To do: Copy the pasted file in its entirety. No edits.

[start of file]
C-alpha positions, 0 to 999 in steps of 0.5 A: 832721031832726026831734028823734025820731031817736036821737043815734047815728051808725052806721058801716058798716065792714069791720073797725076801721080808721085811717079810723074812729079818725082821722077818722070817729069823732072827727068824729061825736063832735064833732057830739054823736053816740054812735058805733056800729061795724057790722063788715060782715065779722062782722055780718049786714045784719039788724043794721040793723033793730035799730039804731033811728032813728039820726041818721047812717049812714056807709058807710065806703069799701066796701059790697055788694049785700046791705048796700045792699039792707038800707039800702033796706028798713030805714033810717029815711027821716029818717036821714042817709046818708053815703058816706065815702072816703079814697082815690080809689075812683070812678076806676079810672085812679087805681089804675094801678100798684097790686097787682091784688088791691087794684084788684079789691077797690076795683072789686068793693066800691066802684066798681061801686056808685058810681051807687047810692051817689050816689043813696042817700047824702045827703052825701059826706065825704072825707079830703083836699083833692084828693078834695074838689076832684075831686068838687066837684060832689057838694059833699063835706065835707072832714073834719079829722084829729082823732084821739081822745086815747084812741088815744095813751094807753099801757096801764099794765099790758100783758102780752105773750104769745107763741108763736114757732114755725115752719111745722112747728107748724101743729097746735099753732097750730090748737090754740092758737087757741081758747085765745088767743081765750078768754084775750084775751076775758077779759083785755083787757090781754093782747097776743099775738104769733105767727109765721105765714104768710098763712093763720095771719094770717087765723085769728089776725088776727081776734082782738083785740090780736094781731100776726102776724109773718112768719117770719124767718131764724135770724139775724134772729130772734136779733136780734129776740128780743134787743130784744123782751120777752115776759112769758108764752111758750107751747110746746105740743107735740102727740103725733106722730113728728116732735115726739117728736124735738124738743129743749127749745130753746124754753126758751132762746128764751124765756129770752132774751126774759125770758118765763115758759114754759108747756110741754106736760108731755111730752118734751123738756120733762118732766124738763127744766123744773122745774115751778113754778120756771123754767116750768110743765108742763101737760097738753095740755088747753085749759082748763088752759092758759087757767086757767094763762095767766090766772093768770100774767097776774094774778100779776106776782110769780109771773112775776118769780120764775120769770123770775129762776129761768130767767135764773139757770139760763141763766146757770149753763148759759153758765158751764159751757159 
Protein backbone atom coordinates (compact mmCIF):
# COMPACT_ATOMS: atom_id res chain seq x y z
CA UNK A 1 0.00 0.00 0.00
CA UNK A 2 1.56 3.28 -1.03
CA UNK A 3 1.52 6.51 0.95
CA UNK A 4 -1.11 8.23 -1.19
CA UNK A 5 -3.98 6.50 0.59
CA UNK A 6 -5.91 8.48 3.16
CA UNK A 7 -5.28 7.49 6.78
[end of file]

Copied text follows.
C-alpha positions, 0 to 999 in steps of 0.5 A: 832721031832726026831734028823734025820731031817736036821737043815734047815728051808725052806721058801716058798716065792714069791720073797725076801721080808721085811717079810723074812729079818725082821722077818722070817729069823732072827727068824729061825736063832735064833732057830739054823736053816740054812735058805733056800729061795724057790722063788715060782715065779722062782722055780718049786714045784719039788724043794721040793723033793730035799730039804731033811728032813728039820726041818721047812717049812714056807709058807710065806703069799701066796701059790697055788694049785700046791705048796700045792699039792707038800707039800702033796706028798713030805714033810717029815711027821716029818717036821714042817709046818708053815703058816706065815702072816703079814697082815690080809689075812683070812678076806676079810672085812679087805681089804675094801678100798684097790686097787682091784688088791691087794684084788684079789691077797690076795683072789686068793693066800691066802684066798681061801686056808685058810681051807687047810692051817689050816689043813696042817700047824702045827703052825701059826706065825704072825707079830703083836699083833692084828693078834695074838689076832684075831686068838687066837684060832689057838694059833699063835706065835707072832714073834719079829722084829729082823732084821739081822745086815747084812741088815744095813751094807753099801757096801764099794765099790758100783758102780752105773750104769745107763741108763736114757732114755725115752719111745722112747728107748724101743729097746735099753732097750730090748737090754740092758737087757741081758747085765745088767743081765750078768754084775750084775751076775758077779759083785755083787757090781754093782747097776743099775738104769733105767727109765721105765714104768710098763712093763720095771719094770717087765723085769728089776725088776727081776734082782738083785740090780736094781731100776726102776724109773718112768719117770719124767718131764724135770724139775724134772729130772734136779733136780734129776740128780743134787743130784744123782751120777752115776759112769758108764752111758750107751747110746746105740743107735740102727740103725733106722730113728728116732735115726739117728736124735738124738743129743749127749745130753746124754753126758751132762746128764751124765756129770752132774751126774759125770758118765763115758759114754759108747756110741754106736760108731755111730752118734751123738756120733762118732766124738763127744766123744773122745774115751778113754778120756771123754767116750768110743765108742763101737760097738753095740755088747753085749759082748763088752759092758759087757767086757767094763762095767766090766772093768770100774767097776774094774778100779776106776782110769780109771773112775776118769780120764775120769770123770775129762776129761768130767767135764773139757770139760763141763766146757770149753763148759759153758765158751764159751757159 
Protein backbone atom coordinates (compact mmCIF):
# COMPACT_ATOMS: atom_id res chain seq x y z
CA UNK A 1 0.00 0.00 0.00
CA UNK A 2 1.56 3.28 -1.03
CA UNK A 3 1.52 6.51 0.95
CA UNK A 4 -1.11 8.23 -1.19
CA UNK A 5 -3.98 6.50 0.59
CA UNK A 6 -5.91 8.48 3.16
CA UNK A 7 -5.28 7.49 6.78